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Meet our new president

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Queen’s University’s Vice-Provost and Dean, Dr. Brenda Brouwer has been appointed president of the Canadian Association for Graduate Studies for the 2015-2016 term. She takes up the position as the organization works to foster a national dialogue on the role and impact of graduate education.

She is recognized for her innovative work representing the needs of graduate programs and students and for her collaborative style.

Dr. Brouwer joined Queen’s in 1990 after completing her PhD in Neuroscience at the University of Toronto. She holds a BSc. in Kinesiology (University of Waterloo) and an MSc in Biomechanics (McGill University). She served as an Associate Dean in the School of Graduate Studies from 2005 to 2010 before moving into the role of Vice-Provost and Dean. She maintains an externally funded research program focused on the biomechanical, neuromuscular and metabolic demands of mobility in healthy aging and stroke. She has supervised over 32 research master’s and doctoral students and post-doctoral fellows.


President's Message

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Vision.

Leadership.

Innovation.

Passion.

These are qualities that characterize the people involved in graduate education in Canada.

And it goes beyond that. They strive to contribute to knowledge production through the provisions of exceptional graduate training to benefit communities and societies.

That energy and commitment guides and inspires the Canadian Association for Graduate Studies. It is why I am pleased to be affiliated with the organization and for the opportunity to serve in the role of president.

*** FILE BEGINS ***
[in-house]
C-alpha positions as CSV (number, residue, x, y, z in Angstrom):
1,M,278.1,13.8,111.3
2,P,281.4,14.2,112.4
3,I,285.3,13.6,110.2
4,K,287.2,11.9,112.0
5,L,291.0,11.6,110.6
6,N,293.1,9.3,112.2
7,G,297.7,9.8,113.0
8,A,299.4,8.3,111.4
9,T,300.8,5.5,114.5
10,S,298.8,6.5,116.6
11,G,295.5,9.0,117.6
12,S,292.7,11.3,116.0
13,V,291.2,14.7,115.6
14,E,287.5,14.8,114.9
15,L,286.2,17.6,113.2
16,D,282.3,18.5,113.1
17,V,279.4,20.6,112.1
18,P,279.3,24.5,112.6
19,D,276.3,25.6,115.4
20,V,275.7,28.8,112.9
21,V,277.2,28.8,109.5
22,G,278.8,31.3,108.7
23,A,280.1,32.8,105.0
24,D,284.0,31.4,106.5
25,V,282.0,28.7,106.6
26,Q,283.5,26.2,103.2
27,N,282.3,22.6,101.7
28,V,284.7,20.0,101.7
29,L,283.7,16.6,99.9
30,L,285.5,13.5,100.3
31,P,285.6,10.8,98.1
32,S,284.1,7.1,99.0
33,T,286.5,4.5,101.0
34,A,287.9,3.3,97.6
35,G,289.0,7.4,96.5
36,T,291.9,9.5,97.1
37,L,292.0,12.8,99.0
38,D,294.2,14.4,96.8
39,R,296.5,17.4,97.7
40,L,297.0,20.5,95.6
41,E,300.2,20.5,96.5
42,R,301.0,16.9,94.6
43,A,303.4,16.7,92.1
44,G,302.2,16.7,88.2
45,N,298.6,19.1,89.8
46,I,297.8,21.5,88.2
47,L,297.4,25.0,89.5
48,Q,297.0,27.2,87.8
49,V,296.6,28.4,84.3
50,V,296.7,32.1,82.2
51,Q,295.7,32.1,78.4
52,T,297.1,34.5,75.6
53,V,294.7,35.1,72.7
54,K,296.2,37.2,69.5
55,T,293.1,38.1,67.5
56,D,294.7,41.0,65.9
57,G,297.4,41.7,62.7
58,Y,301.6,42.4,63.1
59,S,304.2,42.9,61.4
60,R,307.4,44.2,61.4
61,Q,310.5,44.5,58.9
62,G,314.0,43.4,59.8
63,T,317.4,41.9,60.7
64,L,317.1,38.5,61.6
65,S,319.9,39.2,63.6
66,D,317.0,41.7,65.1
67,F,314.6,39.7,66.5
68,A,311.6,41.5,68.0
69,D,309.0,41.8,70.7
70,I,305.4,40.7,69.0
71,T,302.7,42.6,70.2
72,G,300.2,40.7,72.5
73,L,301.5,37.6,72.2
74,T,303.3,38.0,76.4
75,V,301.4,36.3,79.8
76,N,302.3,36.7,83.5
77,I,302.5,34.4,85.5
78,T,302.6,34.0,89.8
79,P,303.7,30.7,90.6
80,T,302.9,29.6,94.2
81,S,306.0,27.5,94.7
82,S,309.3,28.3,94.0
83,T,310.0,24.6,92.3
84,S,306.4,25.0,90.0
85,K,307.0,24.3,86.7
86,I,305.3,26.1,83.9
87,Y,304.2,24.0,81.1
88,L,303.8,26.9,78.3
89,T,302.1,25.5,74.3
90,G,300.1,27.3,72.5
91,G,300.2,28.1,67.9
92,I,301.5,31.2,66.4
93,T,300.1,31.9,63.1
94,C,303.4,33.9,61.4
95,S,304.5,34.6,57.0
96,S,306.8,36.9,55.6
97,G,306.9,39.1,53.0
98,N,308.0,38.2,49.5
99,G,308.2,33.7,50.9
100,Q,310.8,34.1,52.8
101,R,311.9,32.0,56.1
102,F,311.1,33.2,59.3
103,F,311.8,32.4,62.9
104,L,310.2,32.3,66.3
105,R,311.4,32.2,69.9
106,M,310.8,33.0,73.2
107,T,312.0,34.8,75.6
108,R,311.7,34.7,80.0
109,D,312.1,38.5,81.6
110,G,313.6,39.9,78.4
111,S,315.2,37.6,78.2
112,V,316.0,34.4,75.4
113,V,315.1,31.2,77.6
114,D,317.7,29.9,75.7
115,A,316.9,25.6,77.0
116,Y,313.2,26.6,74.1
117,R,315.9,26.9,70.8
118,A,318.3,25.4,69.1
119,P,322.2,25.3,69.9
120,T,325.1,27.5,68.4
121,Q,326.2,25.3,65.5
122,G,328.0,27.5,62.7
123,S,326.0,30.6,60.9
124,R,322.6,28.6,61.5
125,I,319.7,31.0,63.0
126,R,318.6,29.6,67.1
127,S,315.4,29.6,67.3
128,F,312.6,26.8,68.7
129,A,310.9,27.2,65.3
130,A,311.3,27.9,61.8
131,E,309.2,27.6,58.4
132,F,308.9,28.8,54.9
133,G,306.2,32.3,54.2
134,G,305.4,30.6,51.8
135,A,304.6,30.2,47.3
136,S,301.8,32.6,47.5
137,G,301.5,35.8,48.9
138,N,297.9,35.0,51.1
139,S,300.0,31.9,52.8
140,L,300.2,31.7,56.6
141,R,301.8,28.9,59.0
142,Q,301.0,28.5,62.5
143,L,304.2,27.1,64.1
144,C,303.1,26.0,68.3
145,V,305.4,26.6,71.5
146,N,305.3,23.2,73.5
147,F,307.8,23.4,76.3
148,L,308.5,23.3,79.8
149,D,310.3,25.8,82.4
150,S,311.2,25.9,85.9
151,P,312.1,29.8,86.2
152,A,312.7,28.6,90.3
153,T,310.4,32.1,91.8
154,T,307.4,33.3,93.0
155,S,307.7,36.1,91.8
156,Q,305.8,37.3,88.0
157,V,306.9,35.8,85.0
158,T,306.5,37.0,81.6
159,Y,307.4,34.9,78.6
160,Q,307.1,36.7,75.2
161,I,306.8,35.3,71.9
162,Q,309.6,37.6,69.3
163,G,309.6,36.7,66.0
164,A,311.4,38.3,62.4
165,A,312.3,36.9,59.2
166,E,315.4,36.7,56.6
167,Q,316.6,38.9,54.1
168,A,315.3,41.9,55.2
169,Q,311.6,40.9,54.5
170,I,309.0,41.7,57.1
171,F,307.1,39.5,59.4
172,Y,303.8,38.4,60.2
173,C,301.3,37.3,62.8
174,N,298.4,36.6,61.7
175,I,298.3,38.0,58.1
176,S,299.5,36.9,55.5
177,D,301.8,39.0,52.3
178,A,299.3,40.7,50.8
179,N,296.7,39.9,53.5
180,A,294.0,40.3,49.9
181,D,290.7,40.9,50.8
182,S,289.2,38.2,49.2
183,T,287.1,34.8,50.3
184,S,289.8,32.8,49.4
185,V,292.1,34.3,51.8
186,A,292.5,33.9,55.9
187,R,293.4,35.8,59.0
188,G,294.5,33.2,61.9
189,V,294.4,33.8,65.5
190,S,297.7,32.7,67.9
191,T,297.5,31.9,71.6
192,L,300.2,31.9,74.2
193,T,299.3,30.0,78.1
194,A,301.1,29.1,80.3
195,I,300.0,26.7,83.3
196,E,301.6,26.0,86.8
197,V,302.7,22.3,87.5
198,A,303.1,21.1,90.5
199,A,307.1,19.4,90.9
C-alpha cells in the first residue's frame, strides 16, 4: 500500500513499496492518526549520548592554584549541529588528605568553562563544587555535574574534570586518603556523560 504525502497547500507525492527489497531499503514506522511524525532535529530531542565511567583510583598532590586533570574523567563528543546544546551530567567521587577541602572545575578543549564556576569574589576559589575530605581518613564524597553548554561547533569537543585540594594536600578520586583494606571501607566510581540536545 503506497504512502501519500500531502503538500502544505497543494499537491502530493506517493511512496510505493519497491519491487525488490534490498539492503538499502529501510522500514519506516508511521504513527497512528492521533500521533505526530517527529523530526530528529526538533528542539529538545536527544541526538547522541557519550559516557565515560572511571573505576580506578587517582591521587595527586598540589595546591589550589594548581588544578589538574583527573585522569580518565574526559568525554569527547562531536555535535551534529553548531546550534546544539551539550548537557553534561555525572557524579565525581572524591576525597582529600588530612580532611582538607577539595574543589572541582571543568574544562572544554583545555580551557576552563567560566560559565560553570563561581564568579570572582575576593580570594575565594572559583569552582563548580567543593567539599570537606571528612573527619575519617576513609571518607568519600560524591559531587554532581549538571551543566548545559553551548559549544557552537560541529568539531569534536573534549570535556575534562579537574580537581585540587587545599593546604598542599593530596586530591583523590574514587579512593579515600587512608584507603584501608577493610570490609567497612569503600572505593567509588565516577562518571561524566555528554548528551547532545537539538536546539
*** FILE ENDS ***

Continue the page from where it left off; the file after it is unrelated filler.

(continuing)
Our mission is to strengthen graduate education by advocating on behalf of our members - to ensure that policy makers, politicians and the public recognize the impact that graduate education has on our society and its importance in enriching the lives of our citizens regionally and globally. The environmental impact of a warming ocean, new ways to fight cancer or malaria, the plight of children in Syrian refugee camps or solutions to homelessness in Canadian cities – our graduate researchers tackle these and other serious issues every single day. Their achievements are outstanding and their potential is inspiring. At the same time, graduate schools are responding to a rapidly changing landscape. The demands made on

universities and graduate programs have never been higher and the expectations of our graduates to bring knowledge and skills that align with labour market needs across sectors continue to grow. These factors have set the stage for reflection and a re-think of program content, structure and outcomes. Consideration of interdisciplinary degrees and training opportunities to address complex problems; incorporating new and emerging technologies to create intellectual spaces and promote knowledge mobilization; making discoveries and research accessible; and ensuring that our programs are sufficiently nimble to be compatible with future needs are just some of the challenges that deans, administrators and the students themselves are working to address. This is also where CAGS plays a part; facilitating dialogue among Canada’s 58 graduate schools and stakehol

ders, collectively identifying problems, and sharing research, solutions and best practices. The networking, collaboration, and undertaking of research and projects are important features of CAGS and serve to benefit graduate education.

I look forward to the year ahead as we work to further enhance graduate studies and develop coordinated strategies to address current and future challenges.